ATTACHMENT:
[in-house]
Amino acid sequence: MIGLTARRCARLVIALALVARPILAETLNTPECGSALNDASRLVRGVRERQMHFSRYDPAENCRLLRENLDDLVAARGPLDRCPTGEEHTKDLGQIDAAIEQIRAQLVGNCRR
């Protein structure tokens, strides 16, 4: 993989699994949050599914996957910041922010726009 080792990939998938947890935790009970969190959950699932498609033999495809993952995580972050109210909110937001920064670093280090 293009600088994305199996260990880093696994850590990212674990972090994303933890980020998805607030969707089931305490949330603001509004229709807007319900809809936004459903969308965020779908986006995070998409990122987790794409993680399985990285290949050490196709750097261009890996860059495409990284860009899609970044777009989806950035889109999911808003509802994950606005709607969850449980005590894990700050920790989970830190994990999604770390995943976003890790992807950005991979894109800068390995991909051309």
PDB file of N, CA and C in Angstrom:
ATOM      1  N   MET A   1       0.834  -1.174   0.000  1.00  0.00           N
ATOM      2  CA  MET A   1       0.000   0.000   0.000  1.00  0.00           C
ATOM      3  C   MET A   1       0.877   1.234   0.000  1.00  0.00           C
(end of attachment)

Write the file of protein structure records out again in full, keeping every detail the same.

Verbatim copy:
[in-house]
Amino acid sequence: MIGLTARRCARLVIALALVARPILAETLNTPECGSALNDASRLVRGVRERQMHFSRYDPAENCRLLRENLDDLVAARGPLDRCPTGEEHTKDLGQIDAAIEQIRAQLVGNCRR
């Protein structure tokens, strides 16, 4: 993989699994949050599914996957910041922010726009 080792990939998938947890935790009970969190959950699932498609033999495809993952995580972050109210909110937001920064670093280090 293009600088994305199996260990880093696994850590990212674990972090994303933890980020998805607030969707089931305490949330603001509004229709807007319900809809936004459903969308965020779908986006995070998409990122987790794409993680399985990285290949050490196709750097261009890996860059495409990284860009899609970044777009989806950035889109999911808003509802994950606005709607969850449980005590894990700050920790989970830190994990999604770390995943976003890790992807950005991979894109800068390995991909051309």
PDB file of N, CA and C in Angstrom:
ATOM      1  N   MET A   1       0.834  -1.174   0.000  1.00  0.00           N
ATOM      2  CA  MET A   1       0.000   0.000   0.000  1.00  0.00           C
ATOM      3  C   MET A   1       0.877   1.234   0.000  1.00  0.00           C